As much as he pleads to the contrary, Tyler The Creator is Odd Future. The latest (Internet only) OFWGKTA release tries really hard to de-emphasize that essential truth and, to a large extent, it succeeds. "OF Tape Volume 2" is the best collective statement the group has made so far.

"Tyler’s personality is so oversized, profanely charismatic, and naturally wired to the frequencies of every teenager who flips off photographers that the rest of the crew's rappers can seem anemic by comparison," says a recent piece about the Odd Future collective in Spin Magazine.

After the ubiqutous spoken-word intro, the record starts off with an 80s bang. "Bitches" serves as a remarkable introduction to lesser-known members Domo Genesis and Hodgy Beats. With a soundtrack seemingly ripped straight from an arcade karate game, the duo doesn't so much rap over the beat as deconstruct it.

"NY (Ned Flander)" keeps Hodgy Beats but adds in Tyler's impossibly deep, silky voice. His lyrical prowess, as always, looms large over everything he touches. When he raps, "I'm planning on firing Clancy, ain't no damn controlling him/You can't carry this gun Cannon Nickelodeon boy/My boy Domo higher than fat bitches sodium/And nuggets greener than the fucking can my Arizona's in," there is no doubt that he has inherited the enunciation crown from former world champion Eminem.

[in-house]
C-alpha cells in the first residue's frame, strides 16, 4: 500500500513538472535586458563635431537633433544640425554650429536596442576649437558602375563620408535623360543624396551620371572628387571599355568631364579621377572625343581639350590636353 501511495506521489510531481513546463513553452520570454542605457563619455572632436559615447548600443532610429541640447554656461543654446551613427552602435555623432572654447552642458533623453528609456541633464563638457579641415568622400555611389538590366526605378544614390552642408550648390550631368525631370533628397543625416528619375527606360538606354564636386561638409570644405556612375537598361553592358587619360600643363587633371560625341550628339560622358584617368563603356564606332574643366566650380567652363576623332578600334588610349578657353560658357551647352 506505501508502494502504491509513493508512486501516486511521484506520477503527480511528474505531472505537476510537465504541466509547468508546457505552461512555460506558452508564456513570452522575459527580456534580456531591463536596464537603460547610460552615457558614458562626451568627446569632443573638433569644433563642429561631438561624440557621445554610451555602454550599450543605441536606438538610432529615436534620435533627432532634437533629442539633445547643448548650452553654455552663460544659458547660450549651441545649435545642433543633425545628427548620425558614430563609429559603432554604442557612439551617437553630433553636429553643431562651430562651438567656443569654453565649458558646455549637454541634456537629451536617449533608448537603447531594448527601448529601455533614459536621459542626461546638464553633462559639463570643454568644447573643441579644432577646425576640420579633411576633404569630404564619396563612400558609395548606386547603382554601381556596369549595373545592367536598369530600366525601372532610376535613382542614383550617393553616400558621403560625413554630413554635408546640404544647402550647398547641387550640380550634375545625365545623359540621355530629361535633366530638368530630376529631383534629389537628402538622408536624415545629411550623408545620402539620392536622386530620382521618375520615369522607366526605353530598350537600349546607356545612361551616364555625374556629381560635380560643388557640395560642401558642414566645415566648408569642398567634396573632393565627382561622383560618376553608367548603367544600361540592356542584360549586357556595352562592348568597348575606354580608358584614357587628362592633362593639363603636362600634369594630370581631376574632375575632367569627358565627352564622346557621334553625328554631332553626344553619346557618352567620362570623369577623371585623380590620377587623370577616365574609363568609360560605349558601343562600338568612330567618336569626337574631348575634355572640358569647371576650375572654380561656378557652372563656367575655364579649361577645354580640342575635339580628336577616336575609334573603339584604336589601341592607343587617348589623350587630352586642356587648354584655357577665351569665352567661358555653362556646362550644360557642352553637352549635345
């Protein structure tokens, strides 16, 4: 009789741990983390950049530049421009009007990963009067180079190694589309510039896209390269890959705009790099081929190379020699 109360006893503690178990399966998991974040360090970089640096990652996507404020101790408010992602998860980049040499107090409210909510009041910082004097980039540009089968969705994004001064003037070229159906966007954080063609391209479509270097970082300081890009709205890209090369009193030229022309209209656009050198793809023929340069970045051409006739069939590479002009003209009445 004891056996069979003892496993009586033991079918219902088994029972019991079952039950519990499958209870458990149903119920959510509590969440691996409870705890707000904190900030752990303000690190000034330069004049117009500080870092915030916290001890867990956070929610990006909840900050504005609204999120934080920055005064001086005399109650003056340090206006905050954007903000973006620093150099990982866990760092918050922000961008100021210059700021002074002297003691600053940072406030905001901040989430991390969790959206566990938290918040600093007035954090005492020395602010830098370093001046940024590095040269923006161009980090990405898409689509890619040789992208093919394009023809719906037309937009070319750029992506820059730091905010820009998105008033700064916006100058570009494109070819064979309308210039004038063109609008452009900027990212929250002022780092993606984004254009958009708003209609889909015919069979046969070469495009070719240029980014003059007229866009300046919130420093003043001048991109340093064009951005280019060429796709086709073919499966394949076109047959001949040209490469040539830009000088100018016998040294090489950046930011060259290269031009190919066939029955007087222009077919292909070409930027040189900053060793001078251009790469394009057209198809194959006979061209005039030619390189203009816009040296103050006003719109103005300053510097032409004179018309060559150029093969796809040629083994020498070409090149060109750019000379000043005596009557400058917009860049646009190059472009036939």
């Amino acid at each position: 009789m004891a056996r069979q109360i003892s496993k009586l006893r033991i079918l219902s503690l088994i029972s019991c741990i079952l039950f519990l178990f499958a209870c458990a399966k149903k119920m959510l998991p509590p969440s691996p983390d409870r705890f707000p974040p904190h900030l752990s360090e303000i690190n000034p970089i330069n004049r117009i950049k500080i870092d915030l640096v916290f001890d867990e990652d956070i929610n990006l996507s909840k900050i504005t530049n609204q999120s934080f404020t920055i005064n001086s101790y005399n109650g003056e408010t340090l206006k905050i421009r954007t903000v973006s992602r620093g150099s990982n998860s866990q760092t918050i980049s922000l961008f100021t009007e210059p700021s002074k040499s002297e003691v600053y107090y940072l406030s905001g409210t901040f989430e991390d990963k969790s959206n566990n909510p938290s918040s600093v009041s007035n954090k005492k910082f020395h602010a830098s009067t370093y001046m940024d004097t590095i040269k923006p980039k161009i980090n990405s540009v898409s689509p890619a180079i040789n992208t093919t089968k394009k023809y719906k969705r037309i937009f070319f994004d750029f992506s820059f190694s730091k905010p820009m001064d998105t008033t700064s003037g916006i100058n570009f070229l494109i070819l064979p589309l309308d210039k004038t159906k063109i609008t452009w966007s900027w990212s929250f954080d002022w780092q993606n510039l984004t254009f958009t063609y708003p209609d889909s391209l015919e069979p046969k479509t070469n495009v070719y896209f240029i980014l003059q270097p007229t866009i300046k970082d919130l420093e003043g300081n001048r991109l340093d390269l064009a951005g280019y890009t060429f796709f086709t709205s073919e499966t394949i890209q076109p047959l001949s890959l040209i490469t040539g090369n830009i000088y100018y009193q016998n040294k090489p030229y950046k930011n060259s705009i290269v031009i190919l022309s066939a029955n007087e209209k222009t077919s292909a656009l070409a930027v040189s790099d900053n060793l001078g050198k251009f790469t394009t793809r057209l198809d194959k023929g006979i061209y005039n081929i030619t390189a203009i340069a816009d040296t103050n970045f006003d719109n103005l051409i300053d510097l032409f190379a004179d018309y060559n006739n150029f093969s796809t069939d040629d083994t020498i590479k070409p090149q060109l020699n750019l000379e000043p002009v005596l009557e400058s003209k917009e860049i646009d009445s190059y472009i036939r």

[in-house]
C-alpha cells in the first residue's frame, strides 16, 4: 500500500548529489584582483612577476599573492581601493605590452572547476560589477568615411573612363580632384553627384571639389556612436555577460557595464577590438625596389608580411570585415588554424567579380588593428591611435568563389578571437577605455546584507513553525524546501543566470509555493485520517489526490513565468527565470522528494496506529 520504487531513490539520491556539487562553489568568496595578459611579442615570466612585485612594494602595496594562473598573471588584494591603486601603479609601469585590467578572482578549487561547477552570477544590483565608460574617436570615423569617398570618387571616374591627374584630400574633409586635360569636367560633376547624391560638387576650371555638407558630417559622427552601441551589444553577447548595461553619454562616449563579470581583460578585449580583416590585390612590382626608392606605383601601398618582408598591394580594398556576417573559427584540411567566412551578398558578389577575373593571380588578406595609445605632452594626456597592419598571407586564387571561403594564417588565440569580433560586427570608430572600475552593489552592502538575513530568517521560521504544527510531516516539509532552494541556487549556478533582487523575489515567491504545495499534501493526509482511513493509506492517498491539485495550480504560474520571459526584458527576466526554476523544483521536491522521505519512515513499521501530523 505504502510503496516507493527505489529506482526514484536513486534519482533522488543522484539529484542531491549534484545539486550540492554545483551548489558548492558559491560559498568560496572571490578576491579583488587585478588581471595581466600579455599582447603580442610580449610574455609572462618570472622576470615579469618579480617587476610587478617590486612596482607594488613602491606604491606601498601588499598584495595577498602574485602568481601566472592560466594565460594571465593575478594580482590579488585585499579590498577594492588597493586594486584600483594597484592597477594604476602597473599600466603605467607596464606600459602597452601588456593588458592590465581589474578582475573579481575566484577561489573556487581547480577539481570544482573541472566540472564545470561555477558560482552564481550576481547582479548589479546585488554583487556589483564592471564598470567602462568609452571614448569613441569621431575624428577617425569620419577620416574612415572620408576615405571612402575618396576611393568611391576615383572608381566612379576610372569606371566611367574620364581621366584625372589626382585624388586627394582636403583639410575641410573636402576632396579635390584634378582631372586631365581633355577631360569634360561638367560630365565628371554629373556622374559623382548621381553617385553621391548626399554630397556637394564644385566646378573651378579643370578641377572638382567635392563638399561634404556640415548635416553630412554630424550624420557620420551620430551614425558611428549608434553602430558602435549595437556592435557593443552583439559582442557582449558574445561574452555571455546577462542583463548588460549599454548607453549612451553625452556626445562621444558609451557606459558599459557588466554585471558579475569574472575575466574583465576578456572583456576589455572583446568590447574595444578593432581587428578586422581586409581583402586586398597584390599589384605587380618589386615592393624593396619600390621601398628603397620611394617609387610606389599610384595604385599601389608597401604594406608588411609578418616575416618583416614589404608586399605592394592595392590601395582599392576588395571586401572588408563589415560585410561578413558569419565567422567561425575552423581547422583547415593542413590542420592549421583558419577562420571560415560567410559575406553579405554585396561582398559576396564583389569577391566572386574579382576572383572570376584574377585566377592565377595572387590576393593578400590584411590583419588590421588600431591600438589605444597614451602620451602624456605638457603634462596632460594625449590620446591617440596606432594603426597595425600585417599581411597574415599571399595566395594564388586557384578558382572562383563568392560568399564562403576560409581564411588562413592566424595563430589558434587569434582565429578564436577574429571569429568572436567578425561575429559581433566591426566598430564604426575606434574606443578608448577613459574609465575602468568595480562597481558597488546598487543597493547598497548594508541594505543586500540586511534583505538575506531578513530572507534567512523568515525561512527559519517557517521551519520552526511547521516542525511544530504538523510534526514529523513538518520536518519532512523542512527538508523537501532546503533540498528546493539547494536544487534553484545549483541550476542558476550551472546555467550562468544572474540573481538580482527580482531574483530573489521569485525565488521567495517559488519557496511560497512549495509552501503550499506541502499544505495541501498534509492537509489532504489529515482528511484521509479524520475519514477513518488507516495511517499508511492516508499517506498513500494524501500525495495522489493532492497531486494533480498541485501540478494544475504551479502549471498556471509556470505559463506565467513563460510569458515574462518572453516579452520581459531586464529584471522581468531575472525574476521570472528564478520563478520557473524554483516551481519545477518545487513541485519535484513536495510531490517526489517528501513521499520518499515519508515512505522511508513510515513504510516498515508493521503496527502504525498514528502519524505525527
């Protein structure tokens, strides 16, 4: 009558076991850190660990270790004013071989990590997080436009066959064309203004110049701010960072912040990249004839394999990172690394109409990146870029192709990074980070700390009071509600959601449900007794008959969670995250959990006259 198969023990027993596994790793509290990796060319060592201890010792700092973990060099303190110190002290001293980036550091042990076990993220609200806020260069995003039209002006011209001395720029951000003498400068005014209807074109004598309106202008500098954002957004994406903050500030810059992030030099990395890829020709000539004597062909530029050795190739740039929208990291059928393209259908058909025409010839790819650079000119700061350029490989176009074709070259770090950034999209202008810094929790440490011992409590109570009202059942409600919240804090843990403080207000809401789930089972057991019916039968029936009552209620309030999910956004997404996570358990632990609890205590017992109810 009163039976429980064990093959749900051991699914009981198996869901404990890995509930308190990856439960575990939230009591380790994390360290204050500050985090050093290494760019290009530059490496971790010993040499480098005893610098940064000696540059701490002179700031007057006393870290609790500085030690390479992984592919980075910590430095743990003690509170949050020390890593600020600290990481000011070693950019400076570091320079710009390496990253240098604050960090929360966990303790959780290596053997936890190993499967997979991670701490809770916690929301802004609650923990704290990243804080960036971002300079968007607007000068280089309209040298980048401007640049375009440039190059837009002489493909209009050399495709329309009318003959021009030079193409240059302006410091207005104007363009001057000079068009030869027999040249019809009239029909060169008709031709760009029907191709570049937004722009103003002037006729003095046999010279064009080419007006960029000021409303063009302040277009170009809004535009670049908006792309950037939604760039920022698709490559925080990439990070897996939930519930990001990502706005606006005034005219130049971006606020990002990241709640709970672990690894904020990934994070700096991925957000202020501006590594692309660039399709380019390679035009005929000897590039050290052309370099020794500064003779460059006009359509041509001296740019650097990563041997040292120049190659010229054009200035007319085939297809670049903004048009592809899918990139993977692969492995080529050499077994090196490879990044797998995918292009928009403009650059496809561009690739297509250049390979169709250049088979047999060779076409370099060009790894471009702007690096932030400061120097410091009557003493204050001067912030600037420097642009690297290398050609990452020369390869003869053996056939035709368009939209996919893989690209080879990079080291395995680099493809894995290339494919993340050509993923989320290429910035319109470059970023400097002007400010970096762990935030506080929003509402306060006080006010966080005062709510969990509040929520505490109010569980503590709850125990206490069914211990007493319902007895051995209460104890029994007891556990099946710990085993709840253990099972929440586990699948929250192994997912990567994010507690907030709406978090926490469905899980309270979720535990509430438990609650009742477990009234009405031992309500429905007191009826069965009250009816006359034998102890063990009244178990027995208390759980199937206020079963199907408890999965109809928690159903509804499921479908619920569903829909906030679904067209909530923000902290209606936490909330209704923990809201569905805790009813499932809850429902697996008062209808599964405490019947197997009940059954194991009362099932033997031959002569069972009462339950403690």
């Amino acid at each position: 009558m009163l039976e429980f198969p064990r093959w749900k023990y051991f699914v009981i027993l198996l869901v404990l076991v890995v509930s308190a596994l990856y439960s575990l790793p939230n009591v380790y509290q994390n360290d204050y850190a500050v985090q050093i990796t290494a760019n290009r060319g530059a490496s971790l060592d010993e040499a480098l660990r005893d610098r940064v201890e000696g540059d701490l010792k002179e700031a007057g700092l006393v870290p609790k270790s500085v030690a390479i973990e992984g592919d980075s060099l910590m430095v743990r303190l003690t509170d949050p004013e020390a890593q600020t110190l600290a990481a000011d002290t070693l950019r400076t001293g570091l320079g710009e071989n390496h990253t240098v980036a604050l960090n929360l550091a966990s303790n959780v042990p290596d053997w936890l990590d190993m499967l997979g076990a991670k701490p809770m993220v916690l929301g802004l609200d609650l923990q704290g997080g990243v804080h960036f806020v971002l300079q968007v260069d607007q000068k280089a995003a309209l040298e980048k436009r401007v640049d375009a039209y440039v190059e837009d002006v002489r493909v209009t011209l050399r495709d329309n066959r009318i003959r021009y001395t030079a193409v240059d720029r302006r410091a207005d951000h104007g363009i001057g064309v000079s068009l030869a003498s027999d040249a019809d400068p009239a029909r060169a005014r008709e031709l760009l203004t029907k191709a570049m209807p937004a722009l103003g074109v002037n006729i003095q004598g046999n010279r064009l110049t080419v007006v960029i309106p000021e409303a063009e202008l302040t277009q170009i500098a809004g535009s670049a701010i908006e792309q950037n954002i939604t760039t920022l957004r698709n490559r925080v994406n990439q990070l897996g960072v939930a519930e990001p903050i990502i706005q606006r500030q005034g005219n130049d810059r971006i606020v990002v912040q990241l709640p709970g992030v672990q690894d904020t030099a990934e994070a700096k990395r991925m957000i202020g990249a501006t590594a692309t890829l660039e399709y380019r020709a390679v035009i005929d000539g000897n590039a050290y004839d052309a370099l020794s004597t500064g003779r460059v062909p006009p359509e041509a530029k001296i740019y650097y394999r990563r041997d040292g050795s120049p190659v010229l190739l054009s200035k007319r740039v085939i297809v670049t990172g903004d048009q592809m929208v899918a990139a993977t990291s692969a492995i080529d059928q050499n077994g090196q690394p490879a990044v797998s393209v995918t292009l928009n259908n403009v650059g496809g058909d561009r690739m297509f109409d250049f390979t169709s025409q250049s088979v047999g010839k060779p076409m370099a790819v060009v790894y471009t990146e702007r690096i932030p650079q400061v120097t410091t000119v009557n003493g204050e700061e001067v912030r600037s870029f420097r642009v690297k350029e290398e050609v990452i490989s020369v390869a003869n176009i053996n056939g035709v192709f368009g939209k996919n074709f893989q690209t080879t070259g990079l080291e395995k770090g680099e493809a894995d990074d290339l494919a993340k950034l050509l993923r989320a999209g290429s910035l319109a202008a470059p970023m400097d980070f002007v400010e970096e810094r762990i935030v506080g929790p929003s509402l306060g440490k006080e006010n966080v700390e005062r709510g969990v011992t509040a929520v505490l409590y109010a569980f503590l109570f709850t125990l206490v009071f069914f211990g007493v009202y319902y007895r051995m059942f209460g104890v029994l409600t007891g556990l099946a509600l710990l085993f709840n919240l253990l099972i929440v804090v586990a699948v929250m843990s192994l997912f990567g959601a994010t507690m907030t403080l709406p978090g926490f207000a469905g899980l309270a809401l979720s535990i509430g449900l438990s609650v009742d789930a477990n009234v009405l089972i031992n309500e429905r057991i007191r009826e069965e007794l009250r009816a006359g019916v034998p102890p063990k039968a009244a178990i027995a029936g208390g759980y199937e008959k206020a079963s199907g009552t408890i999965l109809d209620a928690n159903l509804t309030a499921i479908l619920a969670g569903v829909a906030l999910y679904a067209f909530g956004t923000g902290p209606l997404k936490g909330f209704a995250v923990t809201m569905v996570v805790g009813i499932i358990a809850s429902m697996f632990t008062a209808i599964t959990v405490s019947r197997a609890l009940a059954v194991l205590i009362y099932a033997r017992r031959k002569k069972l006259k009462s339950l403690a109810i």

If there was a finishing school for rappers, Tyler would be in charge of the elocution department. That sort-of sounds like an insult, but it's glorious to listen to. "Analog 2" continues the lesson over one of the most inventive beats ever released.

The biggest moment, especially for Odd Future diehards, is "Oldie". The ten minute long track features the return of Earl Sweatshirt, the member who was, legend has it, sent away to a boarding school in Africa just before OFWGKTA came to national prominence. He addresses the absence almost immediately:

"And me? I just spent a year Ferrisin'/And lost a little sanity to show you what hysterics is/Spit to the lips meet the bottom of a barrel/So that sterile piss flow remind these niggas where embarrassed is."

If "Oldie" is any indication, Earl hasn't missed a beat. His voice is as light and airy as Tyler's is dark and ominous. The two make an effective pair.

Tyler, of course, gets the last verse and the last word on the record. It's as effective an ending as ever, dismissing anyone who doesn't understand:

"Always try to turn our fucking color into black and white/But they'll never change 'em, never understand 'em/Radical's my anthem, turn my fucking amps up/So instead of critiquing and bitching, being mad as fuck/Just admit, not only are we talented, we're rad as fuck, bitches."